. The list would have been, what, two people long tops? "Follow the money" is a solid rule of thumb for this discussion. There's very little money to be made in alternative comics, still less to be made in alternative comics criticism, and, as best as I can tell, zero to be made in alternative comics business journalism. So those habits of thought don't get cultivated, for practical, financial reasons.
And, as a result, I think a lot of writers-on-comics today are reluctant to address industry concerns in areas where "industry concerns" aren't already a broad pool of knowledge from which to draw, like with the big superhero publishers. The legwork on them was done years ago, to the point where any random Bleeding Cool
message board poster might find the guts to hold forth on the hard truths of the biz, and not immediately look like a clown. Plus, I think the nature of reading superhero comics -- or reading newspaper comics -- is affected by the fact that they're pretty far removed from the locus of original creation: it's usually hired hands providing maintenance for valuable properties, and while there's obviously an artistic component to that, the observer is nonetheless placed at a certain distance, encouraging speculation as to business practice. That goes triple when superhero movies are involved, because there's just so much fucking money involved -- unreal money! It's like following sports.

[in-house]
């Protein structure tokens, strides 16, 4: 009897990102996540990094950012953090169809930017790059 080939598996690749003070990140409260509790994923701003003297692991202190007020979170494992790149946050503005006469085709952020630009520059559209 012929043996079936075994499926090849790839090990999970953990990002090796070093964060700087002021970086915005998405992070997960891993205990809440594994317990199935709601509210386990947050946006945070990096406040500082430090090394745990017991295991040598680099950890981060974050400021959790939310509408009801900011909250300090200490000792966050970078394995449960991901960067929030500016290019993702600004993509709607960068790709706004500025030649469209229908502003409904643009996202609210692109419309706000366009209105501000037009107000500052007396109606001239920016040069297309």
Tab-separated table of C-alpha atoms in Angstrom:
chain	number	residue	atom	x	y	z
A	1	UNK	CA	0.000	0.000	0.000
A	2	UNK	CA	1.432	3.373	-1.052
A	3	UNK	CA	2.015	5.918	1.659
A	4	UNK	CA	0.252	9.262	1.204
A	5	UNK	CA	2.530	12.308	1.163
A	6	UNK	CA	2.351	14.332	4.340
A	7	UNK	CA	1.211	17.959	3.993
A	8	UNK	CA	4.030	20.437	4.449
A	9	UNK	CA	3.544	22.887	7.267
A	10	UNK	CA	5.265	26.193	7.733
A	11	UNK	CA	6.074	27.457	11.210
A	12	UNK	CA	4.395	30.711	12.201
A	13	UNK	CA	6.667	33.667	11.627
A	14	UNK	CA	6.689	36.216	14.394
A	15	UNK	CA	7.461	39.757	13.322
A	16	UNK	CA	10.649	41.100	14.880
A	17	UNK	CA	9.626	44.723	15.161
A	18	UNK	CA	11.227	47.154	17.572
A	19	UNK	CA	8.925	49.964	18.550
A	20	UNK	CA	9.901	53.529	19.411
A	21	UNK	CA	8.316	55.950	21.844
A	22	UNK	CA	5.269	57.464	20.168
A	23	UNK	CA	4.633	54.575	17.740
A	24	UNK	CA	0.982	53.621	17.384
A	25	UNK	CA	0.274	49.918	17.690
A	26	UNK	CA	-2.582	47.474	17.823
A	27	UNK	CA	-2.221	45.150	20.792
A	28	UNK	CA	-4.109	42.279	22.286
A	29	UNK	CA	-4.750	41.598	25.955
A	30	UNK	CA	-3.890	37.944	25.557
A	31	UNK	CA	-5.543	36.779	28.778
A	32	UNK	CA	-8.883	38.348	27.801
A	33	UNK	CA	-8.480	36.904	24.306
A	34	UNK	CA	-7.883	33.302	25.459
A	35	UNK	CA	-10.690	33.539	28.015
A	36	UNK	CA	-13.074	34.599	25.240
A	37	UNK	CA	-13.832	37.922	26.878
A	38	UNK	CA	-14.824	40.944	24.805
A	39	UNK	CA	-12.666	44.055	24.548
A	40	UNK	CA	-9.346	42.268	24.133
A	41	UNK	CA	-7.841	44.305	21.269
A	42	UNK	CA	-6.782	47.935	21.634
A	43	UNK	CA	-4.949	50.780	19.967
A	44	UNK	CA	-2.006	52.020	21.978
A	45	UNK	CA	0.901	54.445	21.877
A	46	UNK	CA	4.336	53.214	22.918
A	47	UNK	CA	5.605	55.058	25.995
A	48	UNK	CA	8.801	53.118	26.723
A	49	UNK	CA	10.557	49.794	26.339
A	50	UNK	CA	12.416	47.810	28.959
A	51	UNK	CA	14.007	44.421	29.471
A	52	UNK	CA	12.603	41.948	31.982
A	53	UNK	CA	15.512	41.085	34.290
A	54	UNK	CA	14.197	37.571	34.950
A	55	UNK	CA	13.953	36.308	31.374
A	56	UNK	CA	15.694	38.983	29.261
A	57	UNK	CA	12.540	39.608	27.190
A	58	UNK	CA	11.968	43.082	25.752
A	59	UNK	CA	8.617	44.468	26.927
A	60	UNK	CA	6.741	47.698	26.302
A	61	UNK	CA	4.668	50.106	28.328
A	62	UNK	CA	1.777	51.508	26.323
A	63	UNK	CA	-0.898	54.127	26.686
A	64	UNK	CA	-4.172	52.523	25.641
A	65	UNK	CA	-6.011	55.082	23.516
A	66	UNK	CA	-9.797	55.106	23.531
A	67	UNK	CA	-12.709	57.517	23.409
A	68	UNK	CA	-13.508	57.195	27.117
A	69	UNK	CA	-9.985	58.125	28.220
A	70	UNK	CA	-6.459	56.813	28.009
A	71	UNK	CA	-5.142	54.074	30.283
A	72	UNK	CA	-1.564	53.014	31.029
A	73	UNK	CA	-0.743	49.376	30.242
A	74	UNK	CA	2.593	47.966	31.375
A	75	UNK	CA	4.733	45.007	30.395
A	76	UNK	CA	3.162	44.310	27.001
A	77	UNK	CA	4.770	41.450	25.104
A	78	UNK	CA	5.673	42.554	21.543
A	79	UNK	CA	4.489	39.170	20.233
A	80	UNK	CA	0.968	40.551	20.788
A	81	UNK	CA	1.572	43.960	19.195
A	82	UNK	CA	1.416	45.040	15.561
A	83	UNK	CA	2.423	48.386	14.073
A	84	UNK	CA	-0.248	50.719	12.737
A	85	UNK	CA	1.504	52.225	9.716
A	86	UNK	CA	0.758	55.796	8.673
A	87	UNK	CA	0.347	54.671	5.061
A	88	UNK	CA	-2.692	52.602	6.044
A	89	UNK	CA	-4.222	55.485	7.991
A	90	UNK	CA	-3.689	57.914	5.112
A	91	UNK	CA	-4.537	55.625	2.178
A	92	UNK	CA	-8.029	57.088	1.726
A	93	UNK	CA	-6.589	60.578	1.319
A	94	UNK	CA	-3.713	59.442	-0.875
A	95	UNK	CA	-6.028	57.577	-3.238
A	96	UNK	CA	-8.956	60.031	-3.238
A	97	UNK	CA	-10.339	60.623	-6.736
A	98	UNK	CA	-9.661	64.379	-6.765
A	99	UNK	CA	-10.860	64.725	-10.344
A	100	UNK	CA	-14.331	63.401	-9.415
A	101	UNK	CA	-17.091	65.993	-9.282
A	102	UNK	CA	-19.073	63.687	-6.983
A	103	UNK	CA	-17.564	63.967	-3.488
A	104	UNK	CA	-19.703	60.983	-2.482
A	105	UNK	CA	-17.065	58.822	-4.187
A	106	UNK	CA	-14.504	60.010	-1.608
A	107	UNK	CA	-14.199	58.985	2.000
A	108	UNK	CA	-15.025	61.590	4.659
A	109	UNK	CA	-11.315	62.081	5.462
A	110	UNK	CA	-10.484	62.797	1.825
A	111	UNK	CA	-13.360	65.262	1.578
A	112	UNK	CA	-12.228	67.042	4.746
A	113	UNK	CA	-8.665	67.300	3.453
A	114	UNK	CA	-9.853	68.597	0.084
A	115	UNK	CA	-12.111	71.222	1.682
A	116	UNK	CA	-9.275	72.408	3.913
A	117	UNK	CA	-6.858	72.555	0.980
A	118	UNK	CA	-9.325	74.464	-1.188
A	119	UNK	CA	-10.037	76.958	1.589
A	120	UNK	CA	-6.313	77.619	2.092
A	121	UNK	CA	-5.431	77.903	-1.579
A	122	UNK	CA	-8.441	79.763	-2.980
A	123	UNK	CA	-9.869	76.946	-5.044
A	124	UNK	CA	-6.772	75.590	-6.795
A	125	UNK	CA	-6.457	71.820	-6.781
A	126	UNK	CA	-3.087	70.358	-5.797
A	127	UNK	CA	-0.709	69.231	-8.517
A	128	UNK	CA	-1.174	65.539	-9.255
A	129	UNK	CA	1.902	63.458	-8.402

With "alternative" comics -- I mean, Jesus! What fucking toad wants to drop science
on "the industry" of what's been whispered into our cradles as the very marrow of the creative urge? Wasn't the whole struggle for comics-as-art about promulgating a theory of 'alternative' or 'art' or 'underground' or [your favorite oppositional term here] comics as separate from readily monetized company craftwork? Let me answer my own question -- it wasn't, not strictly, but this romantic conceptualization probably turned out to be the most immediately appealing of the various arguments for a genus of comics against a status quo, which, 35 years ago, was legally disinclined in the majority of circumstances to even recognize artists as the creators of their own work, per the fictions of authorship that lie at the basis of work-made-for-hire.